She's staring at him with a blinding intensity, daring him to utter another word. I know that stare, and so I know why Zach's having second thoughts about saying my name. Right now, I love Abby with all my heart.

“But I'm not compiling it,” complains Zach, then hesitates as Abby unleashes another withering look. He takes a deep breath. “Kevin Mopsely is.”

At once, I feel cold and nauseous. Mom seems frozen to the spot, jaw hanging open and shoulders slumped. Across the room from her, Zach smiles broadly, looking around like he's expecting congratulations for having outed me. I don't know how he knows we're related, but I never did get around to checking the Web page for Mom's class. Maybe Zach was a little more disciplined, a little more motivated—he always said he was onto me. I guess he decided now was the time to bring my world crashing down.

Mom doesn't say anything for almost a minute, so some of the girls begin asking her if she's okay.

“She's okay,” says Abby, wiping away a stray tear. “She just needs a moment, that's all.”

“Yeah,” mutters Zach. “She's just discovered her son is compiling the Book of Busts—”

And suddenly the room is filled with shouting and crying and I know I have to walk in and take the heat. I have to face my mom. I have to stand at the front of the class like a man and let GRRLS hurl insults at me. It's no more than I deserve.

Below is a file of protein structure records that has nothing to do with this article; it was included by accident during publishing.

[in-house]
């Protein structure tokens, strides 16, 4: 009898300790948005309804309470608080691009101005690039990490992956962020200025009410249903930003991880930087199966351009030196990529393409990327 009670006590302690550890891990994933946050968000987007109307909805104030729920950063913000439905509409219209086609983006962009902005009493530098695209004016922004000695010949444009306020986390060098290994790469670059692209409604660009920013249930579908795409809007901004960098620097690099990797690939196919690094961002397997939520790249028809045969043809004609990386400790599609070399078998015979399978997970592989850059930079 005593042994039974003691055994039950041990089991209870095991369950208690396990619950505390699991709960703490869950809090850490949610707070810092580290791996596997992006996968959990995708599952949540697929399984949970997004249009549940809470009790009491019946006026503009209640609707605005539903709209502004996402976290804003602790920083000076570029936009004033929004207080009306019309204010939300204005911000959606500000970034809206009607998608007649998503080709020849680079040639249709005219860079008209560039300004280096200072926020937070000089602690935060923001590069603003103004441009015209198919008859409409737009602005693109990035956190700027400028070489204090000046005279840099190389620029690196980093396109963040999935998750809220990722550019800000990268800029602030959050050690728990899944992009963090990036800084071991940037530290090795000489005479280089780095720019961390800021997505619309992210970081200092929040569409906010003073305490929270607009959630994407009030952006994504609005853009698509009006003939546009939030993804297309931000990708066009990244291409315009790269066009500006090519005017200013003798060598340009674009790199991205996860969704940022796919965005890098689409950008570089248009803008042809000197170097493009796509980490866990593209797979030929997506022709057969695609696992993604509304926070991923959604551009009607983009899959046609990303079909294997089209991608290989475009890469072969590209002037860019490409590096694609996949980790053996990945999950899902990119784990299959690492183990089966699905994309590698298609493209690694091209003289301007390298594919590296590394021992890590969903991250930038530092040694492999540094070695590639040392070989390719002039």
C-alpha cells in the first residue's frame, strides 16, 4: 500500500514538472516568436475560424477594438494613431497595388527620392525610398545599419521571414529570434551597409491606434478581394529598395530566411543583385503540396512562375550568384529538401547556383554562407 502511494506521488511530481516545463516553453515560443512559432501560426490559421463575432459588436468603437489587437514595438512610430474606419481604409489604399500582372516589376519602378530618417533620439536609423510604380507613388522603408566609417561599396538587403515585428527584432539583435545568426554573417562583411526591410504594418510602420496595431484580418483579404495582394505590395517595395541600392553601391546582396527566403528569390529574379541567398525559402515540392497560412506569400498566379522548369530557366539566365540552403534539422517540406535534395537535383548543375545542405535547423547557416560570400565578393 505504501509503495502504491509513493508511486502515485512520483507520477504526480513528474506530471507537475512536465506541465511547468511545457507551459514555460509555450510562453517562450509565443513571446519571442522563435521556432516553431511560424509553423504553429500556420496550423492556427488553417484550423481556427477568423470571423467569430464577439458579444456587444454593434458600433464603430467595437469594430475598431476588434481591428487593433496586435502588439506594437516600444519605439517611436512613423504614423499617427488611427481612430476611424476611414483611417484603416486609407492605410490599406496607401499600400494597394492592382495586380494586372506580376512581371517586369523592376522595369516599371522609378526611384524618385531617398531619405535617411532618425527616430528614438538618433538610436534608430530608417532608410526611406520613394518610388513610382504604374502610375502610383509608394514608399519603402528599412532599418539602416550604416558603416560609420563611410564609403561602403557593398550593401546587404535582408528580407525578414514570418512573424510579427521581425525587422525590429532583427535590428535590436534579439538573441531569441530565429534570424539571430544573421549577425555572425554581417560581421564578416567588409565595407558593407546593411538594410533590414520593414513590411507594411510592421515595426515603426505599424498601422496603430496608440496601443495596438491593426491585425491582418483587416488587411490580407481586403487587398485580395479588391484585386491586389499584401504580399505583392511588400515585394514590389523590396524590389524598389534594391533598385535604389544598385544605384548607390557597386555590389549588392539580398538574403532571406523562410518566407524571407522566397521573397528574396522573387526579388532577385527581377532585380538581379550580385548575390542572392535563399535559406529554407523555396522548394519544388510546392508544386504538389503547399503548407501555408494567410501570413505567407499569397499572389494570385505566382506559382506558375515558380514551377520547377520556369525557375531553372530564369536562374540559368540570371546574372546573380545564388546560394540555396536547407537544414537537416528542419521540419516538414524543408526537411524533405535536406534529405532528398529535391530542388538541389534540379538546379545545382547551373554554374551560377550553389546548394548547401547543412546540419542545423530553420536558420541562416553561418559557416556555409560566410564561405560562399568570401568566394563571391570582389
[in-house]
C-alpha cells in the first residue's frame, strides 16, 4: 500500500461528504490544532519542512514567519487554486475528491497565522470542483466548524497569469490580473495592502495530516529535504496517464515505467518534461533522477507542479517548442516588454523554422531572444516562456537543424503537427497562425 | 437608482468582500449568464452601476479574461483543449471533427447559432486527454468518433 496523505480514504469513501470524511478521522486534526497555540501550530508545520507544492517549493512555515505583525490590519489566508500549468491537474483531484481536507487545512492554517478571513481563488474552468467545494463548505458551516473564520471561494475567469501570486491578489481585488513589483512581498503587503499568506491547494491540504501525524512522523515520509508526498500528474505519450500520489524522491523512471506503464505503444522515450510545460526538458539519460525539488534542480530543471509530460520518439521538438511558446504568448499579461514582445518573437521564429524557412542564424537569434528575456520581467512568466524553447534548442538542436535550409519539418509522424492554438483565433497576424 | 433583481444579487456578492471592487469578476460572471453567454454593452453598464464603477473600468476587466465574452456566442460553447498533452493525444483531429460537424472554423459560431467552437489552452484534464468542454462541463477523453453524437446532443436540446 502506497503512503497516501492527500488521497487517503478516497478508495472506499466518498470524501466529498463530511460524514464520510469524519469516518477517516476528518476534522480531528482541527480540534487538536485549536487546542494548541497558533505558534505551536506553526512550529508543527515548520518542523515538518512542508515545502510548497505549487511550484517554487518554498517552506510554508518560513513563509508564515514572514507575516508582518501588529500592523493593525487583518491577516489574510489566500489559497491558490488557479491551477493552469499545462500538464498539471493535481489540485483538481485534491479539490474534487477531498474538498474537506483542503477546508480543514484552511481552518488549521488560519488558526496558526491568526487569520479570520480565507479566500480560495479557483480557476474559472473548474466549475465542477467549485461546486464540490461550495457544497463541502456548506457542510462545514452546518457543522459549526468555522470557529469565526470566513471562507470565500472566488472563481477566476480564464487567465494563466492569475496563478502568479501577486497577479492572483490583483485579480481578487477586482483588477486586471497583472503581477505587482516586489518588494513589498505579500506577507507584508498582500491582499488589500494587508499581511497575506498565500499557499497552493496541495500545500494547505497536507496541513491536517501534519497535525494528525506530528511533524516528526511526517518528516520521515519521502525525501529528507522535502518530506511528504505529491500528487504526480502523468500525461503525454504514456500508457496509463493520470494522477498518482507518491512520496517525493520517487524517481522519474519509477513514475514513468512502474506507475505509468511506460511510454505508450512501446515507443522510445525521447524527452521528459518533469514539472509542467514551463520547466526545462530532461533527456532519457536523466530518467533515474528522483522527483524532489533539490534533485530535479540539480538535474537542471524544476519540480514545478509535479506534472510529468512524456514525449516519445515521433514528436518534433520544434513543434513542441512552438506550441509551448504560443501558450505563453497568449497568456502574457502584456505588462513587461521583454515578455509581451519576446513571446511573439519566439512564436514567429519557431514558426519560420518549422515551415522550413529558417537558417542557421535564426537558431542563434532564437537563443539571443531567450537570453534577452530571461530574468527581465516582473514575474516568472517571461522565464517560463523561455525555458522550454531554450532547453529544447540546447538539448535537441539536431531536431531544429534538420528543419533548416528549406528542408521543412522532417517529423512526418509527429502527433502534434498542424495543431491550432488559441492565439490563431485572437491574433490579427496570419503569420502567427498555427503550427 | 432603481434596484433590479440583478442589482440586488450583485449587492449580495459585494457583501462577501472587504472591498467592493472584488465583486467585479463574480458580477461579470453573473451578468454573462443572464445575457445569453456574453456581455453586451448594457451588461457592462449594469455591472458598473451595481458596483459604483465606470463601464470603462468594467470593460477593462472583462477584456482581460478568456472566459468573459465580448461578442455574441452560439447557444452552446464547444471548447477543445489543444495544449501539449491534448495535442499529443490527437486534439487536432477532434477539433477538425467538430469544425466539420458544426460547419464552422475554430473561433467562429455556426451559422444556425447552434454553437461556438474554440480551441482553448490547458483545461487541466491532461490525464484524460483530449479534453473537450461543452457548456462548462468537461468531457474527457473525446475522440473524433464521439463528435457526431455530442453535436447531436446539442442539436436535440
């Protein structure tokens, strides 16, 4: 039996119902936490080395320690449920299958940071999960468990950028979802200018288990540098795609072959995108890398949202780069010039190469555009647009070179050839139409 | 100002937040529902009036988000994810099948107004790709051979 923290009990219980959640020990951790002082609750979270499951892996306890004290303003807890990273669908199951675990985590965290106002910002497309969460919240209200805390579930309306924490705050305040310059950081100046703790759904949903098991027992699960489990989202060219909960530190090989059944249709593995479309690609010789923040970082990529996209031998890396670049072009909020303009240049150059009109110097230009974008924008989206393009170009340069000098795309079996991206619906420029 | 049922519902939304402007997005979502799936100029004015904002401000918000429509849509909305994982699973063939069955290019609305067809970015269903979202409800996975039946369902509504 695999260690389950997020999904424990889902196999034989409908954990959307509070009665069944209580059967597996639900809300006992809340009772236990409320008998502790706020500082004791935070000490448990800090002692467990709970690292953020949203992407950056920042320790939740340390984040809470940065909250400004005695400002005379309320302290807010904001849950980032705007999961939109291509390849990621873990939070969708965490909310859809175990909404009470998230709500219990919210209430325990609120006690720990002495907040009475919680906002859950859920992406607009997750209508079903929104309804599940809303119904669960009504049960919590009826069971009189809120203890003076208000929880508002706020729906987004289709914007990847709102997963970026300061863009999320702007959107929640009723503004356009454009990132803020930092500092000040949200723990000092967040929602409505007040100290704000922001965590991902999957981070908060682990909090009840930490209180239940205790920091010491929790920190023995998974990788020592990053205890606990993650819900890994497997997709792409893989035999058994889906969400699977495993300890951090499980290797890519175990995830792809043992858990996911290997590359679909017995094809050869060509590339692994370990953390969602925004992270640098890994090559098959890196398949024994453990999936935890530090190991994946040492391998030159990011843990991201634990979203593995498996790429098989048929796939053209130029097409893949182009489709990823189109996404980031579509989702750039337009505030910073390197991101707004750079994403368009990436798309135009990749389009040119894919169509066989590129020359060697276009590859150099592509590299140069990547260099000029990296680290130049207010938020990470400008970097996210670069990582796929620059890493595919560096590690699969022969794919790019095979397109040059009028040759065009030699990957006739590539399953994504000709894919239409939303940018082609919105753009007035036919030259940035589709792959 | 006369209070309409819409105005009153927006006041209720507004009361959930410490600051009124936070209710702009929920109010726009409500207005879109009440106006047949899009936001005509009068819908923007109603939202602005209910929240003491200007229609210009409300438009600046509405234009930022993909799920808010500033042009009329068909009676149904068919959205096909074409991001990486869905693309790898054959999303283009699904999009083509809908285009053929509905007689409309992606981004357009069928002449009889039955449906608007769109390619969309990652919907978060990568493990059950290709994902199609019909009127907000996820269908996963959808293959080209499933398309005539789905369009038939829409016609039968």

I place my hand firmly on the door handle, press down—then sprint straight out of the school.

30

O
n the way home I formulate a plan, which doesn't take long as there's only one course of action left: I need to hand over the Book of Busts to someone else in such a way that the guys won't hate me or beat the crap out of me. Right now I'm running low on the popularity meter—I've lost my quartet friends, and it's pretty clear that all the senior girls ha
te me—and I'm counting on the guys to make sure I reach graduation with all my limbs intact. After all, there may be multiple groups currently planning retribution.

When I get home, I lock myself in my room and wait for Mom. I figure I'll know when she arrives because she'll try to break my door down.